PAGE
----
In Pursuit of Profit
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If the economy slows down significantly enough for a long enough period of time, we will be in a recession. But regardless of what we call it, the economy is slowing down. We know this because current economic indicators show that:
These numbers reflect an economy that is surely slowing, which means that businesses must be prepared to react accordingly by preserving cash flow. The key in determining how to respond will be in understanding what this slowdown is going to look like for business activity.
In some cases, holding onto the role internally means hiring an in-house accountant, but at many small businesses, the alternative is simply tasking other employees with these kinds of functions. And, to no one’s surprise, the lucky person who gets the accounting work added to their to-do list tends to be the business owner.
However, even in light of these kinds of trends, there is still a fallacy that small businesses have less to worry about than their larger corporate counterparts. This mistaken belief comes from the assumption that big corporations have a bigger target on their backs because they have more of the things that are worth stealing (sensitive information, customer data, money, and so on). But what this line of thinking fails to consider is that larger companies also typically have more safeguards in place to protect their assets. Big corporations typically have not only the technology needed to be more buttoned up, but also the policies, procedures, and personnel in place to better protect themselves. As a result, cybercriminals are increasingly targeting smaller organizations. In fact, in his book "Fire Doesn't Innovate," Kip Boyle reveals that a ransomware attack on a small business these days costs the organization an average of $4M.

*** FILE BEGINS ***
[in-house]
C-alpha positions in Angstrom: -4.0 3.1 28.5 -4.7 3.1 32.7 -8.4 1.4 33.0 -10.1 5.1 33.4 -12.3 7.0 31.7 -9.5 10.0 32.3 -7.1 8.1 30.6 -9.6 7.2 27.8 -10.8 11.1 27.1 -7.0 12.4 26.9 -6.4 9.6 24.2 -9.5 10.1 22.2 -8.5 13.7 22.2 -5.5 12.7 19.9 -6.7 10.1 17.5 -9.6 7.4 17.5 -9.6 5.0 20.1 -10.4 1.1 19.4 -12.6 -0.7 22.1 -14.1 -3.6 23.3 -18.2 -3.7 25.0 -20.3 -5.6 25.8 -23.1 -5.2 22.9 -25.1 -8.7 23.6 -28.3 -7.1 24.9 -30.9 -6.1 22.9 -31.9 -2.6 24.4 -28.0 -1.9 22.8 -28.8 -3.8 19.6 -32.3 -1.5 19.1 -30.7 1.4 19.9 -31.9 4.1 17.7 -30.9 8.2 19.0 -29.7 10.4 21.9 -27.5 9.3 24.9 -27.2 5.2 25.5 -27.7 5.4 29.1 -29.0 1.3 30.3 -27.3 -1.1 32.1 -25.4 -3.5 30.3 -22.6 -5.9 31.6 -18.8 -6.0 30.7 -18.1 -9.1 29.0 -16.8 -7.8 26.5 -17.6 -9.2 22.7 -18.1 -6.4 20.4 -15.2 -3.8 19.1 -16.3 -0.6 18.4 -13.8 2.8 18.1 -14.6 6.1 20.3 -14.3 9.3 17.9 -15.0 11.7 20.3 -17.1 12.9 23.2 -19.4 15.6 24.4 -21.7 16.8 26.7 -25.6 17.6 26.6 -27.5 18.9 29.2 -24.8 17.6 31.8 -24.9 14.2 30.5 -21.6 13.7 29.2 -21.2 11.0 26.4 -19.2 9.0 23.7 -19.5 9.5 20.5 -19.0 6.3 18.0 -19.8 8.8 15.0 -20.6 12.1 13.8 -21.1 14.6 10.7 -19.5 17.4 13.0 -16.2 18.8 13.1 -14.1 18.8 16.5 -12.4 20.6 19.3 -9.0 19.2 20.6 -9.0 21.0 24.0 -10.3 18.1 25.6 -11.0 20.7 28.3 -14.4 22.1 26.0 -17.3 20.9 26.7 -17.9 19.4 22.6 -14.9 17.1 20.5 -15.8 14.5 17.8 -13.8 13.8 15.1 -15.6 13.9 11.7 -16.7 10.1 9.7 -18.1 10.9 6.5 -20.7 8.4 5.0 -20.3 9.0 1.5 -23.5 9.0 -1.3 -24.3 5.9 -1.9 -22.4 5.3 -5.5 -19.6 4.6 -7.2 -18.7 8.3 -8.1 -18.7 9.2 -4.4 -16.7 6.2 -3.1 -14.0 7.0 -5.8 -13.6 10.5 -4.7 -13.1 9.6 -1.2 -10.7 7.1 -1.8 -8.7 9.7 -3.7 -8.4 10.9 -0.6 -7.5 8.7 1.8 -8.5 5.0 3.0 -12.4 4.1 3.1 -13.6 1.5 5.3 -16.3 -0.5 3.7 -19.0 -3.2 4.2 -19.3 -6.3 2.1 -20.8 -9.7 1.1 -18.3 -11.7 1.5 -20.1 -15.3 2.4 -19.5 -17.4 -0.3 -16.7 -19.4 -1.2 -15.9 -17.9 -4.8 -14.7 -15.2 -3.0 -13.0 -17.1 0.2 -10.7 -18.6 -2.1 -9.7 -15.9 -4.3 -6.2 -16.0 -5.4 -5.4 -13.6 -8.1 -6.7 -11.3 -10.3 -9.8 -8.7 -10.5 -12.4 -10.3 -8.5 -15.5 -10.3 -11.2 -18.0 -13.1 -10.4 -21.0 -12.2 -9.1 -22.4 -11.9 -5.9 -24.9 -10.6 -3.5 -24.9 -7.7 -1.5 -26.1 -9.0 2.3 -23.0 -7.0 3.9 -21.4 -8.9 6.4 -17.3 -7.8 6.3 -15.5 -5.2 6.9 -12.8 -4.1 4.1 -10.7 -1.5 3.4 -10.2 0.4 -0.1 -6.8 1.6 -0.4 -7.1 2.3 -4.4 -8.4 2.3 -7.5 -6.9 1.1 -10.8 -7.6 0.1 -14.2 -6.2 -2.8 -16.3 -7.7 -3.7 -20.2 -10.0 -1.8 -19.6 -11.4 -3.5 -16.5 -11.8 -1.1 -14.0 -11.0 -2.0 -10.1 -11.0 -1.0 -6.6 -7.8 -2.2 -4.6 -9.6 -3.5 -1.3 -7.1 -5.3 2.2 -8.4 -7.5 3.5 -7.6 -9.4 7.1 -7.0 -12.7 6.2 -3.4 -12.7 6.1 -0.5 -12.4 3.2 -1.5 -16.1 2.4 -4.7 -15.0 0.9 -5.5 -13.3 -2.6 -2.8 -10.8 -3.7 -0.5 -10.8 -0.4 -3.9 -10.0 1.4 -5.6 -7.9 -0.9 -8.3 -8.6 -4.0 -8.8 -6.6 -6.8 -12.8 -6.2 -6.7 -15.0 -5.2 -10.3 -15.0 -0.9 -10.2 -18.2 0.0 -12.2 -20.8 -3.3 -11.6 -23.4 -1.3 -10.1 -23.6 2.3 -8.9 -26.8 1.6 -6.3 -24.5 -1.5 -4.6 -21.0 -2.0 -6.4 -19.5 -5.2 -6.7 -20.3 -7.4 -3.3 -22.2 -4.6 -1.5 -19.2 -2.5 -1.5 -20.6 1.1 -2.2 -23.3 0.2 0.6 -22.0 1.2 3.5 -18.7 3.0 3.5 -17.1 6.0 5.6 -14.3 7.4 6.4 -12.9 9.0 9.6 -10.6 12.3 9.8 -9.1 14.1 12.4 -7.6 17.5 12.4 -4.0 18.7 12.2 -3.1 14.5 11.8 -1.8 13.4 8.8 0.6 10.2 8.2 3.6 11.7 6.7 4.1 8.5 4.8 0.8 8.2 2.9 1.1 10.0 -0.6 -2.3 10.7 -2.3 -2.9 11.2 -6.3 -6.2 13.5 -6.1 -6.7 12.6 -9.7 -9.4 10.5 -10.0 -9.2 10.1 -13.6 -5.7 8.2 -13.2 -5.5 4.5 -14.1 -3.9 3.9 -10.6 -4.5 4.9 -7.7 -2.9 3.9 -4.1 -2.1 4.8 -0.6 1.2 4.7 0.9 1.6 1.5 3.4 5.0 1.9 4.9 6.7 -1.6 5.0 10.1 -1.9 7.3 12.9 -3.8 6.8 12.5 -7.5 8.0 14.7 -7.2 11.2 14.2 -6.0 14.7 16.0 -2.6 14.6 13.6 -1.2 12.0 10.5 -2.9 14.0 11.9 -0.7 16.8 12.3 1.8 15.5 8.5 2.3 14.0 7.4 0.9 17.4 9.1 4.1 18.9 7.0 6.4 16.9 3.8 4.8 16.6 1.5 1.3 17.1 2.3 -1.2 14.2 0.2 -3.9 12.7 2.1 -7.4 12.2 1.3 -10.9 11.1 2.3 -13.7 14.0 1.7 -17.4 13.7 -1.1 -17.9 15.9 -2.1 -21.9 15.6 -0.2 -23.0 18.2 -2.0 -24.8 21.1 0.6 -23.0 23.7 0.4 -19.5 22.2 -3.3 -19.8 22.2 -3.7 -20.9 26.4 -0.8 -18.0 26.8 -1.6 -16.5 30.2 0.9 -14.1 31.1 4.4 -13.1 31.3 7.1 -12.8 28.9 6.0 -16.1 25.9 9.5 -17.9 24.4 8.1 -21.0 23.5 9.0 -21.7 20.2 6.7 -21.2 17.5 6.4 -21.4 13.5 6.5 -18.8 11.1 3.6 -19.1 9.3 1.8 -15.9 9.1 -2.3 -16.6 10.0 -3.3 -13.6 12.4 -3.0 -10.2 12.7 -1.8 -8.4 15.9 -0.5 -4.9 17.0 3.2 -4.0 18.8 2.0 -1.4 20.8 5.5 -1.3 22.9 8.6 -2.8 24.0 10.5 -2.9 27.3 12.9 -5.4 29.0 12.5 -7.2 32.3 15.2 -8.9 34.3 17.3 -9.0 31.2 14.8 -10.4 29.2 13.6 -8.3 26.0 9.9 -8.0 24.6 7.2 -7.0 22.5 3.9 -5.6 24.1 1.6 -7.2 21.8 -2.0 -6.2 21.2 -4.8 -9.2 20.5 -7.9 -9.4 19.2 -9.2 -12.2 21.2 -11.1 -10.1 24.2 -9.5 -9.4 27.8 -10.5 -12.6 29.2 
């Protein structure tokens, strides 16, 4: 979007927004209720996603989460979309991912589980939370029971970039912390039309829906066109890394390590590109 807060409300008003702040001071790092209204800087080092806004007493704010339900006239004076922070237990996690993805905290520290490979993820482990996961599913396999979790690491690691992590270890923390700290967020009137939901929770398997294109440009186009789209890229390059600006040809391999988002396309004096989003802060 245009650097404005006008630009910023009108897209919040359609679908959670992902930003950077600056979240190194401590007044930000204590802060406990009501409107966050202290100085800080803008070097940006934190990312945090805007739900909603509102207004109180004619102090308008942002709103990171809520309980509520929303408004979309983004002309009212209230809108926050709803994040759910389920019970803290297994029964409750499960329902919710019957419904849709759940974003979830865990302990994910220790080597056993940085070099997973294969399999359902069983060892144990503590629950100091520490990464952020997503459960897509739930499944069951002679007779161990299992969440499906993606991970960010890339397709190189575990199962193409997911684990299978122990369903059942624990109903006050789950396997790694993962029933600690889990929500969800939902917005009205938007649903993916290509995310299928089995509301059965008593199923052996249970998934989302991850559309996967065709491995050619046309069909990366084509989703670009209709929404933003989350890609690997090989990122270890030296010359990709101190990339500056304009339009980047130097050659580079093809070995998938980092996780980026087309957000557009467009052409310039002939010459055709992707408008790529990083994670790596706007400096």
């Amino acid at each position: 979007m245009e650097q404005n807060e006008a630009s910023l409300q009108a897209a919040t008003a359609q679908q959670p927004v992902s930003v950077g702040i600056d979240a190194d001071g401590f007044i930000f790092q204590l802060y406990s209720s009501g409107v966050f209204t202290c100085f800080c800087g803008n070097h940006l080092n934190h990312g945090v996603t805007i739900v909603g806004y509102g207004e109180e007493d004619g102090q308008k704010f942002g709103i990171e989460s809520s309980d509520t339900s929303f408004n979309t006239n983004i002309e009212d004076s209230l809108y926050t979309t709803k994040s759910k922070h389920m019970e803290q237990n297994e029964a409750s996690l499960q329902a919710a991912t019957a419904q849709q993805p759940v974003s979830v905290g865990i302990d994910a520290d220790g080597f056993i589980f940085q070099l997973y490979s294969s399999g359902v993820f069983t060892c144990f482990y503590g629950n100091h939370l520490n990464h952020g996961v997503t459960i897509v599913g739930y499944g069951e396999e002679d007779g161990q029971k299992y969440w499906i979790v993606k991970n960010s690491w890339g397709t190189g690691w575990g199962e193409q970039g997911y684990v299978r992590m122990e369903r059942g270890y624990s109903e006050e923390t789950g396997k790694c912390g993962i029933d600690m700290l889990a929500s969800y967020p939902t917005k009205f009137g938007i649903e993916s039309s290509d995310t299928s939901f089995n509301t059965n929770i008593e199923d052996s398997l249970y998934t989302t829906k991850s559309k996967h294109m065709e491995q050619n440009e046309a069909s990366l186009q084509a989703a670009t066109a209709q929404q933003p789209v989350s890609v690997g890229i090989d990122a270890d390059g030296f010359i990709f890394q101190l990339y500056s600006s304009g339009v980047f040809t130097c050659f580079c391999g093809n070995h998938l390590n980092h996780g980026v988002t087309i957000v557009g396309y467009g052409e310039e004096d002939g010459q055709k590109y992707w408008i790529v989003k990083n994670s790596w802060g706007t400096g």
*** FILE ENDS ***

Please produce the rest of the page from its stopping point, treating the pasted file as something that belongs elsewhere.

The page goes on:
As cyber security threats continue to evolve businesses and their employees must be on guard at all times. Organizations of all sizes, but especially small-to-medium sized businesses (SMBs), need to be able to identify today’s most common cyber scams and equip their staff to prevent them!
Growing up I dreamed about experiencing Mt. Rainier up close and personal. So, it is no wonder that as I came to enjoy hiking in my adulthood the idea of conquering her crept into my mind. Summiting was something I thought about for several years. However, with a limited window to attempt the climb, a very small chance of summiting and the high cost, I ultimately put that dream away.
Then I remembered an article I read in 2008 about a group of friends who hiked around the mountain on one of the country’s most notable long-distance trails: The Wonderland Trail. This trail had stuck in my mind as a challenging way to experience Mt. Rainier that was far more feasible than summiting. So, early last year I decided to use the excuse of a milestone birthday to set out to hike the trail with three friends. Now, the Wonderland Trail is a 93-mile circumnavigation of the mountain that includes 46,000 feet of gross elevation gain/loss; a large undertaking!